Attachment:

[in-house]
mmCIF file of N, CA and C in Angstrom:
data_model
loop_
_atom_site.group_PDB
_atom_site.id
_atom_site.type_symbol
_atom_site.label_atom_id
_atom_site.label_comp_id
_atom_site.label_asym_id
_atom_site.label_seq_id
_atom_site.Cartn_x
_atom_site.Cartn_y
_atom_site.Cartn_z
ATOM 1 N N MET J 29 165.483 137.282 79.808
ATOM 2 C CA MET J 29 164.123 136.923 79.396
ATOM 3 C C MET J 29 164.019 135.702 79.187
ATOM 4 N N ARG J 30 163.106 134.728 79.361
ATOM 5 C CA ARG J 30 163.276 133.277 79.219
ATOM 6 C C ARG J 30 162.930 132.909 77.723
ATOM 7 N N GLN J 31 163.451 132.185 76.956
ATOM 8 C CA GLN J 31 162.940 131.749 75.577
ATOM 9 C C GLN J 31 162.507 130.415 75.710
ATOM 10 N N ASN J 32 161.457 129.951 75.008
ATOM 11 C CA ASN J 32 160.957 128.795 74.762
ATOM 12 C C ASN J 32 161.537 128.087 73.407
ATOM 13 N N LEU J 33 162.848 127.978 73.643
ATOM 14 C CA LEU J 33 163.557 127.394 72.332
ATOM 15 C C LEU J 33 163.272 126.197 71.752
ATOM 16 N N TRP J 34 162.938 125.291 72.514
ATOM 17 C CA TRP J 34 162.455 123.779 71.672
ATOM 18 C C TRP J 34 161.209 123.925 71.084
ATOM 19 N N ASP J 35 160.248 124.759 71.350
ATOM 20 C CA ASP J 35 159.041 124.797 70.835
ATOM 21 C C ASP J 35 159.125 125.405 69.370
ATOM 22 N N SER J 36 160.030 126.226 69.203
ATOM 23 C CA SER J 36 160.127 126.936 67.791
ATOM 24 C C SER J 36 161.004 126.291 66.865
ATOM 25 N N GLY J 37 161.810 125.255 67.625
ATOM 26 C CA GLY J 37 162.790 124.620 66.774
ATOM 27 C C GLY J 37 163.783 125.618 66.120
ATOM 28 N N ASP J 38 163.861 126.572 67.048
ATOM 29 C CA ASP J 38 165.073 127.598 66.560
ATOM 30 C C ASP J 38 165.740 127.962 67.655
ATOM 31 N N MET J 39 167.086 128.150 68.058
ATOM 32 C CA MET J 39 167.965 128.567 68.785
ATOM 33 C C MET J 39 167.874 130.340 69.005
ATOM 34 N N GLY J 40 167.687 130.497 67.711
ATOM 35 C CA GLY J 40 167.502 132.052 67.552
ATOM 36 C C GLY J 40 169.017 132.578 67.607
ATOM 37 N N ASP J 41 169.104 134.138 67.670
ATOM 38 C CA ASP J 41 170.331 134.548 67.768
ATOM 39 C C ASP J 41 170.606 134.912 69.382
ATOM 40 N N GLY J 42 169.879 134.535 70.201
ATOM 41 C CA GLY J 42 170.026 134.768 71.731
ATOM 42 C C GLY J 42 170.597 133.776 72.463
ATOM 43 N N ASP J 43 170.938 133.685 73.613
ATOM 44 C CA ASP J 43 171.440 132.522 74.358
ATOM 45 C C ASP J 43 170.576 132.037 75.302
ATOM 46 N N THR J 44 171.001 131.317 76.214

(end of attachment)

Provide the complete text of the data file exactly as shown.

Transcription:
[in-house]
mmCIF file of N, CA and C in Angstrom:
data_model
loop_
_atom_site.group_PDB
_atom_site.id
_atom_site.type_symbol
_atom_site.label_atom_id
_atom_site.label_comp_id
_atom_site.label_asym_id
_atom_site.label_seq_id
_atom_site.Cartn_x
_atom_site.Cartn_y
_atom_site.Cartn_z
ATOM 1 N N MET J 29 165.483 137.282 79.808
ATOM 2 C CA MET J 29 164.123 136.923 79.396
ATOM 3 C C MET J 29 164.019 135.702 79.187
ATOM 4 N N ARG J 30 163.106 134.728 79.361
ATOM 5 C CA ARG J 30 163.276 133.277 79.219
ATOM 6 C C ARG J 30 162.930 132.909 77.723
ATOM 7 N N GLN J 31 163.451 132.185 76.956
ATOM 8 C CA GLN J 31 162.940 131.749 75.577
ATOM 9 C C GLN J 31 162.507 130.415 75.710
ATOM 10 N N ASN J 32 161.457 129.951 75.008
ATOM 11 C CA ASN J 32 160.957 128.795 74.762
ATOM 12 C C ASN J 32 161.537 128.087 73.407
ATOM 13 N N LEU J 33 162.848 127.978 73.643
ATOM 14 C CA LEU J 33 163.557 127.394 72.332
ATOM 15 C C LEU J 33 163.272 126.197 71.752
ATOM 16 N N TRP J 34 162.938 125.291 72.514
ATOM 17 C CA TRP J 34 162.455 123.779 71.672
ATOM 18 C C TRP J 34 161.209 123.925 71.084
ATOM 19 N N ASP J 35 160.248 124.759 71.350
ATOM 20 C CA ASP J 35 159.041 124.797 70.835
ATOM 21 C C ASP J 35 159.125 125.405 69.370
ATOM 22 N N SER J 36 160.030 126.226 69.203
ATOM 23 C CA SER J 36 160.127 126.936 67.791
ATOM 24 C C SER J 36 161.004 126.291 66.865
ATOM 25 N N GLY J 37 161.810 125.255 67.625
ATOM 26 C CA GLY J 37 162.790 124.620 66.774
ATOM 27 C C GLY J 37 163.783 125.618 66.120
ATOM 28 N N ASP J 38 163.861 126.572 67.048
ATOM 29 C CA ASP J 38 165.073 127.598 66.560
ATOM 30 C C ASP J 38 165.740 127.962 67.655
ATOM 31 N N MET J 39 167.086 128.150 68.058
ATOM 32 C CA MET J 39 167.965 128.567 68.785
ATOM 33 C C MET J 39 167.874 130.340 69.005
ATOM 34 N N GLY J 40 167.687 130.497 67.711
ATOM 35 C CA GLY J 40 167.502 132.052 67.552
ATOM 36 C C GLY J 40 169.017 132.578 67.607
ATOM 37 N N ASP J 41 169.104 134.138 67.670
ATOM 38 C CA ASP J 41 170.331 134.548 67.768
ATOM 39 C C ASP J 41 170.606 134.912 69.382
ATOM 40 N N GLY J 42 169.879 134.535 70.201
ATOM 41 C CA GLY J 42 170.026 134.768 71.731
ATOM 42 C C GLY J 42 170.597 133.776 72.463
ATOM 43 N N ASP J 43 170.938 133.685 73.613
ATOM 44 C CA ASP J 43 171.440 132.522 74.358
ATOM 45 C C ASP J 43 170.576 132.037 75.302
ATOM 46 N N THR J 44 171.001 131.317 76.214